DeGette introduces bill aimed at bringing down cost of insulin

Apr 1, 2019
Press Release
Legislation seeks to make permanent a new FDA fast-track approval process for generic forms of insulin

WASHINGTON, D.C. – A bipartisan group of lawmakers introduced legislation today seeking to bring down the cost of certain biologic drugs, such as insulin, by making it easier for drug makers to get generic versions of those drugs approved by the Food and Drug Administration.

The legislation – led by U.S. Reps. Diana DeGette (D-CO) and Tom Reed (R-NY), who serve as the co-chairs of the Congressional Diabetes Caucus – would make permanent a new FDA policy that was put in place in December to help speed up the time it takes for generic forms of certain drugs, known as biosimilars, to get approved and made available to consumers.

“We know that one of the best ways to reduce the cost of insulin is to increase competition,” DeGette said. “Despite insulin being available for nearly 100 years now, there are still only three companies that manufacture the drug here in the U.S. and only one generic version of the drug available to consumers.”

Insulin belongs to a class of complex drugs known as “biologics,” which are exponentially more difficult for drug makers to manufacturer than “non-biologics,” such as aspirin.

While generic forms of a non-biologic drug, such as aspirin, can be made by simply mixing a precise amount of chemicals together, the process to make a generic version of a biologic drug, known as a “biosimilar,” is much more complicated and relies just as much on the process used to manufacture that drug, as it does on the ingredients involved.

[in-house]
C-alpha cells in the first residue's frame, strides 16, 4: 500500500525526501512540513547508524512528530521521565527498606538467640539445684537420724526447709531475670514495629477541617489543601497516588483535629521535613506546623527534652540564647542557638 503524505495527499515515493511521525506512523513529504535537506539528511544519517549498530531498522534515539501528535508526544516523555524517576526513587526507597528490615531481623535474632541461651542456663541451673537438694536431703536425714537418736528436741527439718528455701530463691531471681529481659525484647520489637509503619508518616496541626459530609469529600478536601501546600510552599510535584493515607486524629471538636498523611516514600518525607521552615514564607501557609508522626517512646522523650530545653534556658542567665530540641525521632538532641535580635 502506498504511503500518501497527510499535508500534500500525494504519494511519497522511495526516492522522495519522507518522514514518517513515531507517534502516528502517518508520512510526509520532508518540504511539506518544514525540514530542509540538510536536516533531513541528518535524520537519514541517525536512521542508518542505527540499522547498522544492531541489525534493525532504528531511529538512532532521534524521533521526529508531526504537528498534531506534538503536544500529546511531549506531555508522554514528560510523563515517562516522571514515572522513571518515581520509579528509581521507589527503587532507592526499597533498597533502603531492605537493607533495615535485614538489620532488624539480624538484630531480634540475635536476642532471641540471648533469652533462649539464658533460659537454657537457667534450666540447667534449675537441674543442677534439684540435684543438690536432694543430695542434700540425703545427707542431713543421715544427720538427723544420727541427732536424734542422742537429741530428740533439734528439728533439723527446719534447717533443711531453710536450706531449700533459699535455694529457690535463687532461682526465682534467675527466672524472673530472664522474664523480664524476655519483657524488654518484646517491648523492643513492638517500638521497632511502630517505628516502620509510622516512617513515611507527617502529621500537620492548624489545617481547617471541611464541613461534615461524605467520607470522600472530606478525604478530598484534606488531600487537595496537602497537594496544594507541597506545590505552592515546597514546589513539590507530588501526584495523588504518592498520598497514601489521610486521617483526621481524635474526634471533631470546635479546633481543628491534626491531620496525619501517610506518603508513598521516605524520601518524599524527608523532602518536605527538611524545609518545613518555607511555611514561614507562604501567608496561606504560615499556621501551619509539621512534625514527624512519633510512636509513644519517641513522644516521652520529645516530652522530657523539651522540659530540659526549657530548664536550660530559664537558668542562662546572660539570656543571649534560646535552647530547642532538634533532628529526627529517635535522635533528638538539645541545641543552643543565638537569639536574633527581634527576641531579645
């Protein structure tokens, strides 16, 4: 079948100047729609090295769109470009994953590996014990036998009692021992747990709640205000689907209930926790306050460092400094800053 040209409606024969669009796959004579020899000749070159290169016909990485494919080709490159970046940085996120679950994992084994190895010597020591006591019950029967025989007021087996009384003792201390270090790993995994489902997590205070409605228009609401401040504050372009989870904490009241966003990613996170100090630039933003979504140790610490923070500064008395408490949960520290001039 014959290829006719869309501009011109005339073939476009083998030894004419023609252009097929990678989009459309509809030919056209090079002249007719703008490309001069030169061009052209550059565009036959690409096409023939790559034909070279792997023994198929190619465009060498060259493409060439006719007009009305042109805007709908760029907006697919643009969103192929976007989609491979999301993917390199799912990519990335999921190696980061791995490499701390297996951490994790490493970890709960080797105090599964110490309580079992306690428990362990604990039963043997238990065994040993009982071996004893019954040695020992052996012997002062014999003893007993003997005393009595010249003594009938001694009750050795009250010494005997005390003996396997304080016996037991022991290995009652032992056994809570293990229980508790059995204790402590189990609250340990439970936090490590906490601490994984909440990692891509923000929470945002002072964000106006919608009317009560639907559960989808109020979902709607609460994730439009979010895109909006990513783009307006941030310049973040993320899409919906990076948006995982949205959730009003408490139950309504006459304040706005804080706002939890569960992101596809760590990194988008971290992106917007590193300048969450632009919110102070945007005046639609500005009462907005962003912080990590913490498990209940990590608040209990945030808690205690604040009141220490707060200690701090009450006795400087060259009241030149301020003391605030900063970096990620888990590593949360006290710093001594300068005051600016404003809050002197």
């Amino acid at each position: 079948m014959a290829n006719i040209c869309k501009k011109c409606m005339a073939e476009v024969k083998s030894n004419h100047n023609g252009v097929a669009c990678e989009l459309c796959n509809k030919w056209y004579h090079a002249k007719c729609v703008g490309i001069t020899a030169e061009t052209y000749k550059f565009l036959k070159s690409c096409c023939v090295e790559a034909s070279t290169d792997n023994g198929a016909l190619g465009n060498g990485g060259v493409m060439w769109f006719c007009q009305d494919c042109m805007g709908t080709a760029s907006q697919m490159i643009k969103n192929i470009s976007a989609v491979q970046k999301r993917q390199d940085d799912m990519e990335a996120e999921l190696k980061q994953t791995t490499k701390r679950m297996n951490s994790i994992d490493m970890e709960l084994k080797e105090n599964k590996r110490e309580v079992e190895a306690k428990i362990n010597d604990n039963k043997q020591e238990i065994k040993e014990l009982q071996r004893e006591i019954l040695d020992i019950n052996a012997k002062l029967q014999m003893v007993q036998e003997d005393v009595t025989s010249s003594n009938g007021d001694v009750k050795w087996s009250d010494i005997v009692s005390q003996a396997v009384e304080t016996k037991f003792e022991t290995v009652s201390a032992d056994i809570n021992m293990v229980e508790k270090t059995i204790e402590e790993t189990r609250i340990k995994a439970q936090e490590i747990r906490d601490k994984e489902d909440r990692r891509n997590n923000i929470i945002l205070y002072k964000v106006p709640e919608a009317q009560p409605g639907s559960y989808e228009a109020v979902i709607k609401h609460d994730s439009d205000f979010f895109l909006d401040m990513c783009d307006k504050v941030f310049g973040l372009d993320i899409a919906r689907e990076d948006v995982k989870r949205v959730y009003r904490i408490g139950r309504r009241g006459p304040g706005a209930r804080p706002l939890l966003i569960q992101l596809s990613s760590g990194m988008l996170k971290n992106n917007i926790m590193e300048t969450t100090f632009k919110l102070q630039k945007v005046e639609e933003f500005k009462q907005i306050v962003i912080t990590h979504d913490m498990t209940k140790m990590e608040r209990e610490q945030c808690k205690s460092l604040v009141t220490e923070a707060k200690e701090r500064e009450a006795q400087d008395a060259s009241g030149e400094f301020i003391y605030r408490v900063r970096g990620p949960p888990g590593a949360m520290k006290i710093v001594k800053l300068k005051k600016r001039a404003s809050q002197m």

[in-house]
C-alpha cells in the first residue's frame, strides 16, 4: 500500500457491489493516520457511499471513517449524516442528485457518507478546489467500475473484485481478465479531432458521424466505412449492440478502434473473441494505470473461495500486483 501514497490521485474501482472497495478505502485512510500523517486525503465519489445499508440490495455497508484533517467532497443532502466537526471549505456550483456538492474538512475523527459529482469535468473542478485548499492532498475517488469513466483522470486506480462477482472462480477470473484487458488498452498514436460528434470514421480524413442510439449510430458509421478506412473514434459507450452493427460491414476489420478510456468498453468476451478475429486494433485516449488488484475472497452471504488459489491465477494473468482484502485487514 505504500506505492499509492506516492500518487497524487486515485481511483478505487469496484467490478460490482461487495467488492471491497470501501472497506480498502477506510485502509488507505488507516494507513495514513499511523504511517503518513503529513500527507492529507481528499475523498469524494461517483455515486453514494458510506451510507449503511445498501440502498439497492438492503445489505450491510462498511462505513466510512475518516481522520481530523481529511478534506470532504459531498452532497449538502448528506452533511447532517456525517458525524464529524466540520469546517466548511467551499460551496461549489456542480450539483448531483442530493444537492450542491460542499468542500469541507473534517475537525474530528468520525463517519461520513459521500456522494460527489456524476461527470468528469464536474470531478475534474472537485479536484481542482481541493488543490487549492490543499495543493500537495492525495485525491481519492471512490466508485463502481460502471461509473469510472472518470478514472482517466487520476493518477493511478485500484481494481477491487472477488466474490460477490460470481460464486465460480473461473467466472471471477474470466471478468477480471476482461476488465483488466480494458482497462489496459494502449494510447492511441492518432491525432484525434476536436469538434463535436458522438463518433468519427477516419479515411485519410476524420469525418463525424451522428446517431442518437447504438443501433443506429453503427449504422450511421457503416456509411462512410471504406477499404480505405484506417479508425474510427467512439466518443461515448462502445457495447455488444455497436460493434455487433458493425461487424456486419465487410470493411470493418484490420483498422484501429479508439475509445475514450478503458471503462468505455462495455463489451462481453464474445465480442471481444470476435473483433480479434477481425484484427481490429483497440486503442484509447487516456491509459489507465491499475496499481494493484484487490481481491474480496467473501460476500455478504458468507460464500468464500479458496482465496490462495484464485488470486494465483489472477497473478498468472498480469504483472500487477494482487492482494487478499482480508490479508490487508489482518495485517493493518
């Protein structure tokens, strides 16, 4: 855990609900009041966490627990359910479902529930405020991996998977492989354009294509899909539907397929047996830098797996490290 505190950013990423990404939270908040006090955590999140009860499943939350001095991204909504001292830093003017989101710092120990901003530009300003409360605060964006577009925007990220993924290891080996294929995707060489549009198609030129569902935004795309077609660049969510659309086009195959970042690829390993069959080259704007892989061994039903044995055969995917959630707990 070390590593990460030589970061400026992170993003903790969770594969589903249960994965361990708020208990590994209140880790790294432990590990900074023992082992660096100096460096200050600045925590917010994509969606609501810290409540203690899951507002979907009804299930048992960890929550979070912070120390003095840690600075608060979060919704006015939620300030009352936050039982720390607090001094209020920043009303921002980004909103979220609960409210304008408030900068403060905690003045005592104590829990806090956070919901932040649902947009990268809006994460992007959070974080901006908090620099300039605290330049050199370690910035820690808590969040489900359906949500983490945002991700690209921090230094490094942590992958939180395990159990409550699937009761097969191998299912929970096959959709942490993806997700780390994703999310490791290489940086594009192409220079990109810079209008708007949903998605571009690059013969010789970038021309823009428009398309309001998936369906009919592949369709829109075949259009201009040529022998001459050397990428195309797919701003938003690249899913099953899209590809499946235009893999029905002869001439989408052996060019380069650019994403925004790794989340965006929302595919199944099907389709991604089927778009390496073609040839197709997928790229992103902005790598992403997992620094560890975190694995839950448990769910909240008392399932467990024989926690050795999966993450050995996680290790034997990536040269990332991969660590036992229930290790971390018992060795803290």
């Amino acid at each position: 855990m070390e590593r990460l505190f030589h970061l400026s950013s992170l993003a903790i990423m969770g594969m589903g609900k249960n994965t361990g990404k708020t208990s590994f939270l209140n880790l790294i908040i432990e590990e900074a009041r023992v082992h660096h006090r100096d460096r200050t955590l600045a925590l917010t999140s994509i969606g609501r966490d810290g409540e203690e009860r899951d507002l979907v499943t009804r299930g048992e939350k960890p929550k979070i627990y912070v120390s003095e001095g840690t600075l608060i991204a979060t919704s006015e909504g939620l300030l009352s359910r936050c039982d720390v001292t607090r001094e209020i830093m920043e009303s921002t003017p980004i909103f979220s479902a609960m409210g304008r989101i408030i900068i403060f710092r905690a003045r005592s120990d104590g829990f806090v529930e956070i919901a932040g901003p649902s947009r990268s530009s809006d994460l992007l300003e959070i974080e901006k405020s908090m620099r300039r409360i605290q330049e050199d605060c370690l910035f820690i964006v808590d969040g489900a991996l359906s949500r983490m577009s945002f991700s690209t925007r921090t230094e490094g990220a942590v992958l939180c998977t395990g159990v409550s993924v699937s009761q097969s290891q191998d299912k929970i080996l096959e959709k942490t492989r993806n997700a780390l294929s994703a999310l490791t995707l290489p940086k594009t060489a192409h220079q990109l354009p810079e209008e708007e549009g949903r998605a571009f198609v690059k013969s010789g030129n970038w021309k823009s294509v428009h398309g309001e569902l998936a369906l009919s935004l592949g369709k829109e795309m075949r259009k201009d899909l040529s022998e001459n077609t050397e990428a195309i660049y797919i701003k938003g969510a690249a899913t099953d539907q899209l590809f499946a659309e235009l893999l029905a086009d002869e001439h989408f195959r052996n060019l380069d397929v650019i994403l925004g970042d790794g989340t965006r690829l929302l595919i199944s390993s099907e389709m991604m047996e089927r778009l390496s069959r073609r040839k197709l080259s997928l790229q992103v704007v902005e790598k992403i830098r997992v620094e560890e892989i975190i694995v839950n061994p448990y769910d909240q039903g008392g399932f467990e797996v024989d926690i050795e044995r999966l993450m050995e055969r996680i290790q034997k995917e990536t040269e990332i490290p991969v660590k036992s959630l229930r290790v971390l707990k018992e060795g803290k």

In determining whether to deem a new drug safe for the market, the FDA will typically assume that if a generic version of a non-biologic drug, such as aspirin, has the exact same ingredients as the name-brand version, then it will be equally as safe for consumers to use.

But because generic versions of a biologic drug, such insulin, could have the same ingredients as the name brand version, yet behave entirely different simply because of the way it was manufactured, the FDA has treated these so-called biosimilars the same way it treats any other new drug trying to enter the marketplace – making their approval process much more lengthy and costly for companies to undertake.

The often rigorous and expensive approval process required for a drug maker to bring a generic form of insulin to the market has stifled competition.

To fix this, DeGette and Reed sent a letter in 2017 to the head of the FDA, Scott Gottlieb, urging him to create a new regulatory pathway that would help speed up the approval process for biosimilars by allowing drug makers to piggyback on some of the early clinical trials that the brand-name version of the drug used to get approved.

The lawmakers argued that by allowing drug makers seeking approval for a biosimilar to skip some of the early tests typically required for a new drug, it would make the process less time consuming and less costly – which, in turn, would entice more companies to produce more generic versions of biologic drugs, such as insulin, and eventually lower costs for consumers.

Shortly after DeGette and Reed sent their letter, the FDA issued new guidelines on Dec. 11, 2018, that created a new fast-track approval process for biosimilars, such as insulin, as the two lawmakers had suggested.  

The bill DeGette and Reed introduced today would now set those new FDA guidelines into law to prevent any future administrations from revoking them.